FCC: ISPs Need to Protect Users From Botnets, DNS Fraud, Cyber-Threats
The chairman of the Federal Communications Commission is calling on ISPs and other experts to protect users from the ongoing online security threats.
Internet stakeholders, which include users, service providers and policymakers, need to take "concrete steps" to address botnet attacks, domain name fraud and IP hijacking, said FCC Chairman Julius Genachowski during a speech Feb. 22 at the Bipartisan Policy Center in Washington, D.C. Without a multi-stakeholder approach to combat the significant cyber-threats, "billions of dollars" could potentially be lost to digital criminals, Genachowski told attendees at the cyber-security event sponsored by the Washington-based group founded by former lawmakers to address public-policy issues.
There are many threats in Genachowski's view. Digital attackers are trying to compromise user computers in order to steal information, take over the machine to launch denial-of-service attacks and trick the system into sending out spam. Organized-crime syndicates are actively trying to steal credit card information.
Cyber-attacks pose a critical threat to our economic future and national security, said Genachowski.
Botnet attacks can be "devastating" to the average Internet user, said Genachowski, noting that infected computers can be remotely controlled to perform a variety of functions without the user knowing. IP hijacking is also a problem, as attackers reroute users through different networks and eavesdrop on unencrypted data. Trust between networks is the Internet's "biggest strength" but also a "major weakness," he said.
And domain name fraud is on the rise where attackers change the entry in the Domain Name System (DNS), a "digital phonebook for the Internet," to redirect users to fraudulent Websites. The address looks right, but the site is actually not the correct destination. The FCC estimates that 3.6 million Americans are redirected to bogus Websites in a single year, and can cost users as much as $3.2 billion.
The FCC estimates that 8.4 million credit card numbers are stolen online every year. Internet users, businesses and critical infrastructure are all at risk, said Genachowski.
The voluntary multi-stakeholder model was the best way to prevent cyber-security threats and to deal with the aftermath of an attack, said Genachowski. He praised telecommunications giant Comcast as an example of how Internet service providers can take the lead in combating botnet infections by informing users about potential infections on their computers and offering remediation support. ISPs and other stakeholders needed to develop and adopt an industry-wide code of conduct, he said.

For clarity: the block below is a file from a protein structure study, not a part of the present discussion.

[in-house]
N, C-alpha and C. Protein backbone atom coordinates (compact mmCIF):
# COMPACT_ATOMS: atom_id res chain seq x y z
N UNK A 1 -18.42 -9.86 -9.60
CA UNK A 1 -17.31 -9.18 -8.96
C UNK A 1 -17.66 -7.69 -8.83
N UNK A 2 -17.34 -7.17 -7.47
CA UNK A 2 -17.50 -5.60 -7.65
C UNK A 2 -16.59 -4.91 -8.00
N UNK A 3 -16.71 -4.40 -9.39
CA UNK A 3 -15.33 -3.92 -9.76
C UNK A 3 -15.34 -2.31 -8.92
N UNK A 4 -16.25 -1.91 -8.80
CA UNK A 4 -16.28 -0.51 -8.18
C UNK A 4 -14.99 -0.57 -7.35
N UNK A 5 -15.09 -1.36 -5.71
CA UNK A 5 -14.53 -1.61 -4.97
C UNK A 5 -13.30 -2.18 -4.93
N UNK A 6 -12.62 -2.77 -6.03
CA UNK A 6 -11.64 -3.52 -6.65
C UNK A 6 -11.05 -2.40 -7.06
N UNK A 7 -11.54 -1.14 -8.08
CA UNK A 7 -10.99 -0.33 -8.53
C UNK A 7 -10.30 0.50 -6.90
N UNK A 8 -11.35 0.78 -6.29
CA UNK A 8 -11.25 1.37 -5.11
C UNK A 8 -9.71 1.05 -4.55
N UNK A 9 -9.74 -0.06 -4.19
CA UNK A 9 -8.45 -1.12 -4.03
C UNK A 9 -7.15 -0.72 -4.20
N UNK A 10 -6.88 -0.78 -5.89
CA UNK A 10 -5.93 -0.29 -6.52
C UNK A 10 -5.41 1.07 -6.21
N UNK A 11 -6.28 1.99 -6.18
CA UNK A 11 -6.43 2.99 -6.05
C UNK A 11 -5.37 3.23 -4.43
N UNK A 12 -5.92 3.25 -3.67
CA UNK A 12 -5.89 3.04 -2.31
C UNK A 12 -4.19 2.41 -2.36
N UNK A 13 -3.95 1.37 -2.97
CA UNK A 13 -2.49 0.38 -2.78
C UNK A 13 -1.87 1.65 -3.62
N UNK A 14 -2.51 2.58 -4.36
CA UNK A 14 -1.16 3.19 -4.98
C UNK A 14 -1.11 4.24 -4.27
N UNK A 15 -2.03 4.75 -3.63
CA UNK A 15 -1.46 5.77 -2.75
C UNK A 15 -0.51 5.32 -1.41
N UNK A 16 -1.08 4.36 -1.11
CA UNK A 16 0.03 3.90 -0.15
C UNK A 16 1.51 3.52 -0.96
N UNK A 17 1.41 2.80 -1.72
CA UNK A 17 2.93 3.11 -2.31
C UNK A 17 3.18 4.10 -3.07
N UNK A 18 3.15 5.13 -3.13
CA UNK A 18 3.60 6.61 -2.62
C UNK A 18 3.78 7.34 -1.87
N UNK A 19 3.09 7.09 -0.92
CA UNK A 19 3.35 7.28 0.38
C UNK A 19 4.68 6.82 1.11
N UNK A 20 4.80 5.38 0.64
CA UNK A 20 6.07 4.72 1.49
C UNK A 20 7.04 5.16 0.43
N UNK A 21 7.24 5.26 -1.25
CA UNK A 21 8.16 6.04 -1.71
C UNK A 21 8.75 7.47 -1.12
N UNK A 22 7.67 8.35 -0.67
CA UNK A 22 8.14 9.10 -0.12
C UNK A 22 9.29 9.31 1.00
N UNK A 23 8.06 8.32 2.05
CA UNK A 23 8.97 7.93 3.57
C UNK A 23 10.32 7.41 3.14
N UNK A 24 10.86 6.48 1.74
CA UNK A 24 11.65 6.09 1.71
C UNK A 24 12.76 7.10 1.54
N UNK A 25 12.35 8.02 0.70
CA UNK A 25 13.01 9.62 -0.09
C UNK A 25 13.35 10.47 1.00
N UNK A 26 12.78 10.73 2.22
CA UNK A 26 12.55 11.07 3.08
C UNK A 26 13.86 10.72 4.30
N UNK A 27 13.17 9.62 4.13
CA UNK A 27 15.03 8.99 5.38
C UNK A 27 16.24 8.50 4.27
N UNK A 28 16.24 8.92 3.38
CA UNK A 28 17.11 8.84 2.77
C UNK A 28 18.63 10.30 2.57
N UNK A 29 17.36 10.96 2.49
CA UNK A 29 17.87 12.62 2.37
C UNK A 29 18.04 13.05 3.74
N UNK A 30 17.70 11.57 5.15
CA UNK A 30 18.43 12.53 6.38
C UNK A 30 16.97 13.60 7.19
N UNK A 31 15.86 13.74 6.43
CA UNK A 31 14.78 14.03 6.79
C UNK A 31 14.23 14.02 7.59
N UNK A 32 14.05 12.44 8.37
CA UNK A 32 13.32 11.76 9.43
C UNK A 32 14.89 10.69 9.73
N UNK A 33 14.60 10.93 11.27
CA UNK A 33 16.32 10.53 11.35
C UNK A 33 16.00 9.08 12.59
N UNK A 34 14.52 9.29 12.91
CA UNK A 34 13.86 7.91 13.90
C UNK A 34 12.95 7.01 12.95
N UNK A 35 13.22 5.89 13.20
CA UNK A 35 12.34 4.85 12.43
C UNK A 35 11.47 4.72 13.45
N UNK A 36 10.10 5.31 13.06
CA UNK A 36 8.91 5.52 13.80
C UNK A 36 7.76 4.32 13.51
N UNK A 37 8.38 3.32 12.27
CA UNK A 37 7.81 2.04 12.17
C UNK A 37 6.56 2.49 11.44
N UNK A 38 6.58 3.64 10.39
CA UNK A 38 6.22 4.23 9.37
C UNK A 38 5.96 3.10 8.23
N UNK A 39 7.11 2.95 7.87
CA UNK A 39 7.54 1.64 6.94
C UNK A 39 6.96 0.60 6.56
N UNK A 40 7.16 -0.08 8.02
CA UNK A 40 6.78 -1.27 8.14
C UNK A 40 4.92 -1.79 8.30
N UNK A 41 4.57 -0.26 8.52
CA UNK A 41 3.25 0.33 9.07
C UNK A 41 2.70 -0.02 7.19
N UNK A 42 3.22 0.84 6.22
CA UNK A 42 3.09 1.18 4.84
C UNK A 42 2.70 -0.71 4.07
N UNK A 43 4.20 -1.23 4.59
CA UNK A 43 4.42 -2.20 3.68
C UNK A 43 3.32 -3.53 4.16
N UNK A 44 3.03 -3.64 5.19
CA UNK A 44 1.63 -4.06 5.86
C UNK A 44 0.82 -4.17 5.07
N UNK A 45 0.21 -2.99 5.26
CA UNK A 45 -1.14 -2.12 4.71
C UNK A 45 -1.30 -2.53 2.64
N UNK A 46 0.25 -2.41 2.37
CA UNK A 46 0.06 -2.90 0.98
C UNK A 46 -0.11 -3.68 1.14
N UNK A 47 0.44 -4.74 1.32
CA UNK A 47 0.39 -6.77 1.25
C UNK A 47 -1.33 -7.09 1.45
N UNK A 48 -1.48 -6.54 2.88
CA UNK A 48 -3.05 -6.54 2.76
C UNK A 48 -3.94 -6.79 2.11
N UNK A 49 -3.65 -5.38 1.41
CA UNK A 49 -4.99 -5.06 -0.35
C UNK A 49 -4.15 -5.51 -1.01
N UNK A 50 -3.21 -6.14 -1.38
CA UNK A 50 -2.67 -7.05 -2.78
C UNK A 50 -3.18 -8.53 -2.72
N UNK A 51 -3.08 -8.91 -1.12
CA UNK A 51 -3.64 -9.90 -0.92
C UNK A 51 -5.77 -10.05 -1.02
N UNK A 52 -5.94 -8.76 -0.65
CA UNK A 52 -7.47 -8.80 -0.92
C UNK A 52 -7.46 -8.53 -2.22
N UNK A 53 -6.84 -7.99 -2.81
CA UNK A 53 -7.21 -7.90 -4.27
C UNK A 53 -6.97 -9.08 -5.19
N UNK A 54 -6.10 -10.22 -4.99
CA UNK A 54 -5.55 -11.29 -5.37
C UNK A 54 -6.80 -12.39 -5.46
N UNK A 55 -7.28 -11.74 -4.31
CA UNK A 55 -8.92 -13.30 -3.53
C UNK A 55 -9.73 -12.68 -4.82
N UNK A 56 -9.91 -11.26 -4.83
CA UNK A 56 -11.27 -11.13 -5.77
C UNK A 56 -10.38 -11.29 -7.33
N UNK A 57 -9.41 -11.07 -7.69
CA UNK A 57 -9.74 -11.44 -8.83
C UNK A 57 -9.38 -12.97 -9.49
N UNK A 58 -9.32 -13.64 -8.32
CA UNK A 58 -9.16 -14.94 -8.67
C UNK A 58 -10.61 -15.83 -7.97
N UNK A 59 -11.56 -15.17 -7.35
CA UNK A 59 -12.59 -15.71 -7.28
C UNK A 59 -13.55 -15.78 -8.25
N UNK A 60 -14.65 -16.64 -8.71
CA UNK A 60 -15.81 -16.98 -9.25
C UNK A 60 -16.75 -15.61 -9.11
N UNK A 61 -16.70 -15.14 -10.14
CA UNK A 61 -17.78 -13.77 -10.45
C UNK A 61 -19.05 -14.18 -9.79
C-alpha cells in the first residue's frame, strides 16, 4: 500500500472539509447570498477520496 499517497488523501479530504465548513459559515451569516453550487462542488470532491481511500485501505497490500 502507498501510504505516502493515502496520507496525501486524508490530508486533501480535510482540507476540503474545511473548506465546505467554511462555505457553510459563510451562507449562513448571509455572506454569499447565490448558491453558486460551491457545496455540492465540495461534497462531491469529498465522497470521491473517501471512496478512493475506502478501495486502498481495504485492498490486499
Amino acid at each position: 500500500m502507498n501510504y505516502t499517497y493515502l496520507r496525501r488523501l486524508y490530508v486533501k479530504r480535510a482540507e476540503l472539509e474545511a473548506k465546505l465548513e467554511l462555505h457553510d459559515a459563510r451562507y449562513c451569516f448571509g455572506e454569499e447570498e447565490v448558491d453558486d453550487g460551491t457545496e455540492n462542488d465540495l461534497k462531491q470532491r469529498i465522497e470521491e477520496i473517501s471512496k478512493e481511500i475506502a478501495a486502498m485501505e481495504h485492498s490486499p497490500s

"If other ISPs employed similar best practices, it could significantly reduce the botnet threat," said Genachowski.
IP hijacking could be fixed if ISPs "adopted more secure routing standards," said Genachowski. The costs of implementing these security upgrades could be spread out by including them as part of other routine maintenance tasks. Implementing Domain Name System Security Extensions (DNSSEC) would also address domain name fraud and protect user privacy. Broadband providers should implement it as soon as possible.
These steps are voluntary, not government mandates, said Genachowski. Collaboration between service providers, cyber-security experts and other groups is essential. Even with a multi-stakeholder model in place to tackle the thorny question of cyber-security, there are certain "ingredients" that cannot be compromised. Internet freedom and the open architecture need to be preserved, because they were essential to the Internet's success. Privacy must be maintained alongside security. The idea that privacy needed to be compromised to enhance security was a "false choice," he said.
"Tackling the challenges to Internet security is so important, because the opportunities of the Internet are so great," said Genachowski.
More than $8 trillion is exchanged over wired and wireless networks each year, and that figure is growing, according to the FCC chairman. More than 1 million entrepreneurs sell their products online. The online economy also creates jobs, Genachowski said, claiming that 500,000 new jobs have been created because of the "apps economy."
Shutting down the Internet would essentially shut down the U.S. economy, he said.
The chairman's speech comes a week after a comprehensive cyber-security bill was introduced in the Senate.